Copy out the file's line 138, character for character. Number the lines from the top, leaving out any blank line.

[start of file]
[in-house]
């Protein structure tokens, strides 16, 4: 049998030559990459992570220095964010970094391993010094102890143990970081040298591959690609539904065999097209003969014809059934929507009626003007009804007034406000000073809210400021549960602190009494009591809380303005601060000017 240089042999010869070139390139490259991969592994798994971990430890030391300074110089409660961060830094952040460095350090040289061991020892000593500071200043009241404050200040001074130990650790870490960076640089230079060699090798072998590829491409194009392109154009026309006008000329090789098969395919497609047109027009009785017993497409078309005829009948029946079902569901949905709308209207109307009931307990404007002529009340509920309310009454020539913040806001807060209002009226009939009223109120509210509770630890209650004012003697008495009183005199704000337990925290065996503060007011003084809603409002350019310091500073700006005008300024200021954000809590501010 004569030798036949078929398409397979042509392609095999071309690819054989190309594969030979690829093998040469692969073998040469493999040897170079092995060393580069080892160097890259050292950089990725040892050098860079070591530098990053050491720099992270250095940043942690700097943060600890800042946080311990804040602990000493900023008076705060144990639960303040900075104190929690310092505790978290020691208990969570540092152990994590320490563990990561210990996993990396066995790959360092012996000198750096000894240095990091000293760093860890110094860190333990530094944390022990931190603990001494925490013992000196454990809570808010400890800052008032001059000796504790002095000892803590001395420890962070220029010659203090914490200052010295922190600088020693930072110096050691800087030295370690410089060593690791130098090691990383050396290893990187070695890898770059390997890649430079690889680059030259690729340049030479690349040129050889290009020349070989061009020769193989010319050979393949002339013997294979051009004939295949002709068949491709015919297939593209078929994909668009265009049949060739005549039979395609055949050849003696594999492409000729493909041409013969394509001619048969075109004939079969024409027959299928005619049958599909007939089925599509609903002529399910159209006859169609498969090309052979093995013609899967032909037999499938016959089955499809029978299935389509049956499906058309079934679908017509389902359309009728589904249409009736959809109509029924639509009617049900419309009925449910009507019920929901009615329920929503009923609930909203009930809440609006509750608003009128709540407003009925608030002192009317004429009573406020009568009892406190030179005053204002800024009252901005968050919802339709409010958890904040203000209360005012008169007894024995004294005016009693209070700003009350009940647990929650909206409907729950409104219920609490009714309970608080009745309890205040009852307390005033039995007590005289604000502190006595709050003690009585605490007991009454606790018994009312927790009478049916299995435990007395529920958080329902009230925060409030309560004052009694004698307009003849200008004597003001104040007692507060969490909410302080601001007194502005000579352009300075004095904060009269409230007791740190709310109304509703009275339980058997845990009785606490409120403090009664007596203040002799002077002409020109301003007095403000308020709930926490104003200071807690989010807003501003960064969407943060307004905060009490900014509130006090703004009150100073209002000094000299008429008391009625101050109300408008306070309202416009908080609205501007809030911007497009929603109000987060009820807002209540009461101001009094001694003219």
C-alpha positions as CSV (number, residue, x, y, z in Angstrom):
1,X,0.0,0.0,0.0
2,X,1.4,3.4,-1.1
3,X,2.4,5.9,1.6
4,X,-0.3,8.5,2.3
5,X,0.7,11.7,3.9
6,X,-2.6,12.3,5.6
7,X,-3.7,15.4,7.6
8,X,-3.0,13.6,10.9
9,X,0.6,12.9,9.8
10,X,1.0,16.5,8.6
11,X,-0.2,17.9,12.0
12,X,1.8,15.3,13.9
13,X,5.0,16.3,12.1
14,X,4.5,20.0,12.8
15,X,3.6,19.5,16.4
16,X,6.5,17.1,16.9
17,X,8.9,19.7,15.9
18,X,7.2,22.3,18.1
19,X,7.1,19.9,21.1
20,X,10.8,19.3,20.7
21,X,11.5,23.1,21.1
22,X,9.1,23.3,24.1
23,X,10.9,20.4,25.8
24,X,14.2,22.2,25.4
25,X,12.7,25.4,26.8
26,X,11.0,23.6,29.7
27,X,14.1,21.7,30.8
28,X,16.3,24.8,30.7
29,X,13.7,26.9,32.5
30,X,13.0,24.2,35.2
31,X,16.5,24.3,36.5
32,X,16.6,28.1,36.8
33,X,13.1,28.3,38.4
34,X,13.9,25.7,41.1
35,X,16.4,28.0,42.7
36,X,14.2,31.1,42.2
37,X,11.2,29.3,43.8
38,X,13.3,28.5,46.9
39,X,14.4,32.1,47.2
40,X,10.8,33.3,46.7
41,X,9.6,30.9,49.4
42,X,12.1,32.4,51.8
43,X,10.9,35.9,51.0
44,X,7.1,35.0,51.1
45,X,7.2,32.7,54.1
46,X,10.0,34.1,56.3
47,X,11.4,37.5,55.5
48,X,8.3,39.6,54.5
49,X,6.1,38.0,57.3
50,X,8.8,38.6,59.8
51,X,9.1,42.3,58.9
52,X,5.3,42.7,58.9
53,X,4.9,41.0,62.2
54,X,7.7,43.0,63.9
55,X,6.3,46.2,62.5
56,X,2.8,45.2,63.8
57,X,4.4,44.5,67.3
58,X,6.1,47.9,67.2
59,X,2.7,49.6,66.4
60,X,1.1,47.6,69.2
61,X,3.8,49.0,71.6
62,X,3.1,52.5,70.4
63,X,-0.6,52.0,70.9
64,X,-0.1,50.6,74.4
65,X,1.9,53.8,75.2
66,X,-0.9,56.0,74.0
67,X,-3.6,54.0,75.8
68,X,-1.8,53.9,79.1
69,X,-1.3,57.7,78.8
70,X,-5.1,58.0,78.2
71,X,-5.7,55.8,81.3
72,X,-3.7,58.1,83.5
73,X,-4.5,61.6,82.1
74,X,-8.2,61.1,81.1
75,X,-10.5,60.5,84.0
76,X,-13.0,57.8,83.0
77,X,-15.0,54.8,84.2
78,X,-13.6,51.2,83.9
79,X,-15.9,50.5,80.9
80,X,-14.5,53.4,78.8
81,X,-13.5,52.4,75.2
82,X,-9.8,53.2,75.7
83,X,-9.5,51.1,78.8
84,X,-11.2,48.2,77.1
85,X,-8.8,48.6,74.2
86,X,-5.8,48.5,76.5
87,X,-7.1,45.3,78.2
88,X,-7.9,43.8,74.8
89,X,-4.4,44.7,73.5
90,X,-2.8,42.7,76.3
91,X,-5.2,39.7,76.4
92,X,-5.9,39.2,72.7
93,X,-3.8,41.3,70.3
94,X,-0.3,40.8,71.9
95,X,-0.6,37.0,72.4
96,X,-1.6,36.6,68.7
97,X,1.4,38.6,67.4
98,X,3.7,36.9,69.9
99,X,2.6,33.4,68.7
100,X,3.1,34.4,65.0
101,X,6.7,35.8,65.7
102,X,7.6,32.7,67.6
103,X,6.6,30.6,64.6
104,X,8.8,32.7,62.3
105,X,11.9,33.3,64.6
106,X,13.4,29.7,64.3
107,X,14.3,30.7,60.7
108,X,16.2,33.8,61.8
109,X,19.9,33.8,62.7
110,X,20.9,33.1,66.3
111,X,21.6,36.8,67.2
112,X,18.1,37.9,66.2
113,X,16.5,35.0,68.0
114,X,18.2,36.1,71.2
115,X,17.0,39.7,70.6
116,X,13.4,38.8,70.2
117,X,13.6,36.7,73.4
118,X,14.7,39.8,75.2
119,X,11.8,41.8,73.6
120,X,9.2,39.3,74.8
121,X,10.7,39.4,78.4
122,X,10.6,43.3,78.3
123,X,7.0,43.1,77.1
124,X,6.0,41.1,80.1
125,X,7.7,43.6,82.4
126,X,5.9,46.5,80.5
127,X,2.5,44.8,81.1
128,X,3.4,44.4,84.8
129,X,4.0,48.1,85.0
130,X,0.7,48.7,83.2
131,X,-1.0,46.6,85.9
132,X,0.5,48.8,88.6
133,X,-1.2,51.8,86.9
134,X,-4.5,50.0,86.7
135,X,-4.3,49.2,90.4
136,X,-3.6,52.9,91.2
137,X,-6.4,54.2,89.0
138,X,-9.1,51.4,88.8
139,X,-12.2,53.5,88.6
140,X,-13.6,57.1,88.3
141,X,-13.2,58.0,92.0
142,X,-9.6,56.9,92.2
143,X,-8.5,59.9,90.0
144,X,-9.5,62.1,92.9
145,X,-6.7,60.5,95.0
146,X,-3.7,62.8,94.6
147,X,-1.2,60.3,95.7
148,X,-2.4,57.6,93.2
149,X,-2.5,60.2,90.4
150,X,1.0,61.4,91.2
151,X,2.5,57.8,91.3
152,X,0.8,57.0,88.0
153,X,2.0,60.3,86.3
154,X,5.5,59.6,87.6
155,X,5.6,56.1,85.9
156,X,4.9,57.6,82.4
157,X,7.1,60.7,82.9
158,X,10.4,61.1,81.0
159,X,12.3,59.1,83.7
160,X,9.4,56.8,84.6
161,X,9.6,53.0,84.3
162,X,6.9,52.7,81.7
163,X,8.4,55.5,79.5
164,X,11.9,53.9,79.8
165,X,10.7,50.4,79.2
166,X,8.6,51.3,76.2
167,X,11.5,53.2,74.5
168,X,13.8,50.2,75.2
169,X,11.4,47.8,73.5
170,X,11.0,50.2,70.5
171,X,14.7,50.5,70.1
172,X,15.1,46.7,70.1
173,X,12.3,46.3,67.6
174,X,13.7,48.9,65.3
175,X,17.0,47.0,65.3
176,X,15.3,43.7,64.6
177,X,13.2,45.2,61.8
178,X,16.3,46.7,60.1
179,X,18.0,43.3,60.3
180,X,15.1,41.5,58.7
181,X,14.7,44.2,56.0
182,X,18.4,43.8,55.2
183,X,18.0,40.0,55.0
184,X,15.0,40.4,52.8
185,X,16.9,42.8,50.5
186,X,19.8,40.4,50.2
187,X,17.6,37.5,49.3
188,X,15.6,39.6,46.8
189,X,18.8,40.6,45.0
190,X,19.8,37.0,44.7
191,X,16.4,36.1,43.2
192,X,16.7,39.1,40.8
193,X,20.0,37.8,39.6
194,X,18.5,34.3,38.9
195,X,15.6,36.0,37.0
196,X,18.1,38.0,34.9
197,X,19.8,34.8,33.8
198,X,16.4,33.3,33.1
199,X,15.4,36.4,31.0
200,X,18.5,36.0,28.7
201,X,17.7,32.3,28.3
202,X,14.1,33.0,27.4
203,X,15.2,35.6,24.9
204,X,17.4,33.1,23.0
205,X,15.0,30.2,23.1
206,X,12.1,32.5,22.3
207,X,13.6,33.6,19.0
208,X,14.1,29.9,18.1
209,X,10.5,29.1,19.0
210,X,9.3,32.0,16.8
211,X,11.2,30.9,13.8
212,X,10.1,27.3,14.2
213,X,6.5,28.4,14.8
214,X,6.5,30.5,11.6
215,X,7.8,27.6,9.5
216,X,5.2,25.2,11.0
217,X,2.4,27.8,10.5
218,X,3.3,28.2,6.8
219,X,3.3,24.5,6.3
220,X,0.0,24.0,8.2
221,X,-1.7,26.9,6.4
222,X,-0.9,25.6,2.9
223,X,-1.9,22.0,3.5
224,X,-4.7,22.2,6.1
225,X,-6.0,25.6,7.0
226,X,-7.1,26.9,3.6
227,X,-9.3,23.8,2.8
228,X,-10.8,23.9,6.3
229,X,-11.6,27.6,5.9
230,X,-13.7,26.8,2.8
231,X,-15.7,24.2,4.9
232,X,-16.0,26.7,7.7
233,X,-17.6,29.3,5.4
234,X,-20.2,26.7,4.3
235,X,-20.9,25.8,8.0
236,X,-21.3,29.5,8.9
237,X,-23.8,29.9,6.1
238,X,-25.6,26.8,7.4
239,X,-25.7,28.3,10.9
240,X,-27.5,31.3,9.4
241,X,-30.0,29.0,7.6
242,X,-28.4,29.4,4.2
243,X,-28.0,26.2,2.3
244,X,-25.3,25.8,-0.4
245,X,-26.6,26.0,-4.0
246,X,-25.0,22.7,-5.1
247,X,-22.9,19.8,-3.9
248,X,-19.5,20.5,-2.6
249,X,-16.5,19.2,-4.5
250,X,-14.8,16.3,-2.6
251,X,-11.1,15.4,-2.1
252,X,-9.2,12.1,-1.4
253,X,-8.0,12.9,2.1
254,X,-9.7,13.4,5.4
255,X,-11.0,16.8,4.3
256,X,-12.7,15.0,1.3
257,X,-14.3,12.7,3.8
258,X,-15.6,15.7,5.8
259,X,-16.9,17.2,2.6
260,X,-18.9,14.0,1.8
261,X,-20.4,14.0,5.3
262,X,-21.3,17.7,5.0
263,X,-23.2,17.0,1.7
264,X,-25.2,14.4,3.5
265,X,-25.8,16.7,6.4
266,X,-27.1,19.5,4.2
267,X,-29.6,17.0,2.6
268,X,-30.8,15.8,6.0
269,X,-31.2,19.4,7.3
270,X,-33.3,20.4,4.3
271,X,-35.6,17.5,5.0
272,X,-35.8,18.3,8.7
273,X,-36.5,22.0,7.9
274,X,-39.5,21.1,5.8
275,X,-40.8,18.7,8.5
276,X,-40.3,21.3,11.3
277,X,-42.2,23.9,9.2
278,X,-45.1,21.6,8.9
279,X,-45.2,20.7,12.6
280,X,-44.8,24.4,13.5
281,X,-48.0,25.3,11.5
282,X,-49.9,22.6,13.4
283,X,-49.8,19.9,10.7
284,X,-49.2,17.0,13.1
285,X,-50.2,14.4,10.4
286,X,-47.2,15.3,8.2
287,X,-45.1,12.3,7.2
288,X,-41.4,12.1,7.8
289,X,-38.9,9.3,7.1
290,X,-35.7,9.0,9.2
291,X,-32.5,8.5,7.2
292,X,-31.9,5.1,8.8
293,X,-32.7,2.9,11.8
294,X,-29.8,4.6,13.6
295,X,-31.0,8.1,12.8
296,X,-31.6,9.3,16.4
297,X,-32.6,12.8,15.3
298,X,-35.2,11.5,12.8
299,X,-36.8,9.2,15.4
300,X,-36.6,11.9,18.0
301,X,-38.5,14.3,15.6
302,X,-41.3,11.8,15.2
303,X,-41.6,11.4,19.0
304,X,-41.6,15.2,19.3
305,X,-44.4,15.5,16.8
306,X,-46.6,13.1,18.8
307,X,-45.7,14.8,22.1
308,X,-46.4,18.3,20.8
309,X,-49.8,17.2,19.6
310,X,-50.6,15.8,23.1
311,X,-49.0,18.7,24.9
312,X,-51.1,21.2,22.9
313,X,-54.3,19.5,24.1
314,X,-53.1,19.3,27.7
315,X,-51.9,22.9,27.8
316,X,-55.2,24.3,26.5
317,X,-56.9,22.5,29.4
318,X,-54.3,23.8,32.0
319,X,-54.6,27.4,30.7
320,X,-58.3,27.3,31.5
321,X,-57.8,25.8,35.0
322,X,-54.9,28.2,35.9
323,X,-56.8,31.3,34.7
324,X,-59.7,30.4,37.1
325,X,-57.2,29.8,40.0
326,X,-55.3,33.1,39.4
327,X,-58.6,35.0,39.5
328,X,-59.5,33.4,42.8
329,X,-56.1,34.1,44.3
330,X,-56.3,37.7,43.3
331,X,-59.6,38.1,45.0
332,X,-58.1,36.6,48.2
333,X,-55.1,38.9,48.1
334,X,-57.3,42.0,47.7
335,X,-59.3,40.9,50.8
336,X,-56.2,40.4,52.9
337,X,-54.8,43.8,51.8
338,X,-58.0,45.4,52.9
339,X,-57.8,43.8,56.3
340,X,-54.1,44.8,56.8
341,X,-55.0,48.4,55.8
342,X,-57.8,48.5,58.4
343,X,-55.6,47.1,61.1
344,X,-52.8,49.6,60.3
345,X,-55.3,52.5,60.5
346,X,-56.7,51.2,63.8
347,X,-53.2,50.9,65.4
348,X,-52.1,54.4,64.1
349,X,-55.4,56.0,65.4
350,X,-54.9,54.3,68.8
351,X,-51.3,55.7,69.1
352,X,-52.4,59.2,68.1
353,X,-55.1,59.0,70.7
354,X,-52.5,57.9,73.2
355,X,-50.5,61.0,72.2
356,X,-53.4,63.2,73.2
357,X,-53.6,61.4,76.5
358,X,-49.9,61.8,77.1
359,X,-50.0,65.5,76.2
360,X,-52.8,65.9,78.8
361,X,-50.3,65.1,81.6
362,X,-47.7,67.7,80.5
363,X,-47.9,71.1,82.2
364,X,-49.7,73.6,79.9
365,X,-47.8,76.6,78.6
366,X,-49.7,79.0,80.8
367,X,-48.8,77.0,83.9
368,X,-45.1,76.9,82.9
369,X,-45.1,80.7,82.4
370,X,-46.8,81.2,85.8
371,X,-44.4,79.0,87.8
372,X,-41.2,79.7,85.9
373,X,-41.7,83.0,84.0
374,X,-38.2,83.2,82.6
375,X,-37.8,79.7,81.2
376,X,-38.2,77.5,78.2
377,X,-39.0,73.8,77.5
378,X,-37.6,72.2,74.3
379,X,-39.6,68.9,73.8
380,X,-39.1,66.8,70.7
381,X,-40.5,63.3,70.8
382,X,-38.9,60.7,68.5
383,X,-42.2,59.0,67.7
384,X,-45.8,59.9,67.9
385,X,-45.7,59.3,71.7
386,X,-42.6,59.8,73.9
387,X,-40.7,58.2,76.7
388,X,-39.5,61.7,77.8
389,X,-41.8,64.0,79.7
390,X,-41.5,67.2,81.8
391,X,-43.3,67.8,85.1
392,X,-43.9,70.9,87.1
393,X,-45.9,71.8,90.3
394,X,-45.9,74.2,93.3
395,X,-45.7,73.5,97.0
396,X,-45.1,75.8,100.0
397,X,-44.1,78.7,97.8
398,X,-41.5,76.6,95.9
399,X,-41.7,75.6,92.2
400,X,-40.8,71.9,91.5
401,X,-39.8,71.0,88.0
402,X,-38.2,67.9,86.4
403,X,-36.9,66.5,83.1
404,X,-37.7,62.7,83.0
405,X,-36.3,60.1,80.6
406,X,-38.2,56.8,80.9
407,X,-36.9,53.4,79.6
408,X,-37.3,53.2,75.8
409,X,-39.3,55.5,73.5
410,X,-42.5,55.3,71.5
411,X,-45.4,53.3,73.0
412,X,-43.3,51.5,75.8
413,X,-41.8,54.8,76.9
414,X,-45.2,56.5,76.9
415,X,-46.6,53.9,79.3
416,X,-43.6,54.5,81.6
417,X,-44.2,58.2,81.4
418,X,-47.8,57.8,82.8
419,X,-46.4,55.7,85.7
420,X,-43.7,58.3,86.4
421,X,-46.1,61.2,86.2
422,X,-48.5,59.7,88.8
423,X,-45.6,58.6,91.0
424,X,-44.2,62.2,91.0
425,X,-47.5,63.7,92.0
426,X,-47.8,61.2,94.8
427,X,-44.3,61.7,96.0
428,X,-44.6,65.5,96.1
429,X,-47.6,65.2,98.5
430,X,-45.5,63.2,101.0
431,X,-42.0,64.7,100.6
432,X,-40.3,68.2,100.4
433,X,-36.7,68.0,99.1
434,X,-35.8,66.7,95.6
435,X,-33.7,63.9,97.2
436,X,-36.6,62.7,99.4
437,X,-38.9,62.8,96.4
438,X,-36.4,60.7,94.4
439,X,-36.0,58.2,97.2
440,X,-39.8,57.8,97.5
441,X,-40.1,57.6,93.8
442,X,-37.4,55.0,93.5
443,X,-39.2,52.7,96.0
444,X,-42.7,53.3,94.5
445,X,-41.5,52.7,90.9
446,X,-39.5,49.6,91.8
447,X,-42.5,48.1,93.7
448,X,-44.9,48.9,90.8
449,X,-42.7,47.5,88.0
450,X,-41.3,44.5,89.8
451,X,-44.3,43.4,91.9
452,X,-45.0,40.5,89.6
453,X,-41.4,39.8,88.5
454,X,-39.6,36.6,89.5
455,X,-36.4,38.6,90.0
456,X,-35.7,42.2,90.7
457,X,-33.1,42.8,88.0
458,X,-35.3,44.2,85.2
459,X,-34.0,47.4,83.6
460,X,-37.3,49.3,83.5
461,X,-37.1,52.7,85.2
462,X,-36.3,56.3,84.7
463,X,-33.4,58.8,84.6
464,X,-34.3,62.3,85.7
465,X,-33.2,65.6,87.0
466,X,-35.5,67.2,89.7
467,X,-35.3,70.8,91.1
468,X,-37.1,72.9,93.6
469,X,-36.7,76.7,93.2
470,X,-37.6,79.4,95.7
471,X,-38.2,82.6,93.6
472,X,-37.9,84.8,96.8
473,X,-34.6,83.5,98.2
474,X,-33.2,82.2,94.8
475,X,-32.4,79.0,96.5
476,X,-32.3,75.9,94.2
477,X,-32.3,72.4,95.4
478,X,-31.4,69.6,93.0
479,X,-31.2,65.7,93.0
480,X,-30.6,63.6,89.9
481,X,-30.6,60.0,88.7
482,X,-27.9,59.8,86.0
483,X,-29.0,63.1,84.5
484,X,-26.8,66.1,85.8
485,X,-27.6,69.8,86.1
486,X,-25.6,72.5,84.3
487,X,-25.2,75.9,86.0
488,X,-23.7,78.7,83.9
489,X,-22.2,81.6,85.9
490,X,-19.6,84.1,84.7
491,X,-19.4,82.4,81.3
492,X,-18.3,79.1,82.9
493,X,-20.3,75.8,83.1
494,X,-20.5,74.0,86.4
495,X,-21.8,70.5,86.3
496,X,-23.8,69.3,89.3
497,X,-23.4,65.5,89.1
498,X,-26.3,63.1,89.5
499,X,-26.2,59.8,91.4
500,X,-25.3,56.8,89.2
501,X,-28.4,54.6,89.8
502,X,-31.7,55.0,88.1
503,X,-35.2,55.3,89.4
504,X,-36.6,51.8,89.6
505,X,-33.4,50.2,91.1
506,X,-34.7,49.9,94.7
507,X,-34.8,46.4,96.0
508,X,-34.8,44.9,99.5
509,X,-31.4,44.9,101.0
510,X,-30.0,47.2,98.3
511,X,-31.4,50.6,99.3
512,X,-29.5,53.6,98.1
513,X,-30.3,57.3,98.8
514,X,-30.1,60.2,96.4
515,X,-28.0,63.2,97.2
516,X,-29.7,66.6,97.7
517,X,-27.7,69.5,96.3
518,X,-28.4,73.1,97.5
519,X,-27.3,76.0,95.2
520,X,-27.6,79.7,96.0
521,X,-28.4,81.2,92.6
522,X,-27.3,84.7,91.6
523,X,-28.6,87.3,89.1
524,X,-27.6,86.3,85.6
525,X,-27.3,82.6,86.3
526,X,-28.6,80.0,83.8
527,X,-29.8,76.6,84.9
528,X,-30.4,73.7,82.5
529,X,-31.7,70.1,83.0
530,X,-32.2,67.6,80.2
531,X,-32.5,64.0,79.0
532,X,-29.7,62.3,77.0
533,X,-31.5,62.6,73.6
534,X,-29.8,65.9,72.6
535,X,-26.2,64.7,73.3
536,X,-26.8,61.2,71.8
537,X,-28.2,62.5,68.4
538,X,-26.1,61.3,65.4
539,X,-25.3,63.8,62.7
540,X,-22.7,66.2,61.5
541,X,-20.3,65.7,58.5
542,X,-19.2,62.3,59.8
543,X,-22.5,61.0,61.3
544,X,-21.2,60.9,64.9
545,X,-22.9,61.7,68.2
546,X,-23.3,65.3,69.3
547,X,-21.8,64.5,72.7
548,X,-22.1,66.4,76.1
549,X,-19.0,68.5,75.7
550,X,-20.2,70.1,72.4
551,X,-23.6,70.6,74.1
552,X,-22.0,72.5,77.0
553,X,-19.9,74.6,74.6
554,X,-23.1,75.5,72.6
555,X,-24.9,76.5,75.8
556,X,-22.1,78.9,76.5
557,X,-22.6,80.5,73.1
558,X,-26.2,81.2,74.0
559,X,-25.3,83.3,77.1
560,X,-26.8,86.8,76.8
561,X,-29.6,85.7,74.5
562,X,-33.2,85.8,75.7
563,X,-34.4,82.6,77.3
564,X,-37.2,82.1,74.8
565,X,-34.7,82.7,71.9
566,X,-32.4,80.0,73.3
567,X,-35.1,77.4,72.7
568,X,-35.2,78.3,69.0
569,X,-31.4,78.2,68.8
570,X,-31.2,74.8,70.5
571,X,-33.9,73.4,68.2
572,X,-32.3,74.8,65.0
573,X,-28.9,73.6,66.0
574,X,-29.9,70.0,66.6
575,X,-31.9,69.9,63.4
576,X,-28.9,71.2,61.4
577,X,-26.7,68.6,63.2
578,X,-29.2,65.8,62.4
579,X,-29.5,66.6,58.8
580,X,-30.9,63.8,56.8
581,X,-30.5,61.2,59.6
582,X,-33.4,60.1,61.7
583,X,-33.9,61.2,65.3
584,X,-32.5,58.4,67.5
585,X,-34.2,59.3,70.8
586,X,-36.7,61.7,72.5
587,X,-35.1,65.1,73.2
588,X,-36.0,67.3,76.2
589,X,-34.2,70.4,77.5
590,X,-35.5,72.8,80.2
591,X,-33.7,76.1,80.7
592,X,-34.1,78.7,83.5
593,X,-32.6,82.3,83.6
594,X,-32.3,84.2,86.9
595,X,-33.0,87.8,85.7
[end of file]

135,X,-4.3,49.2,90.4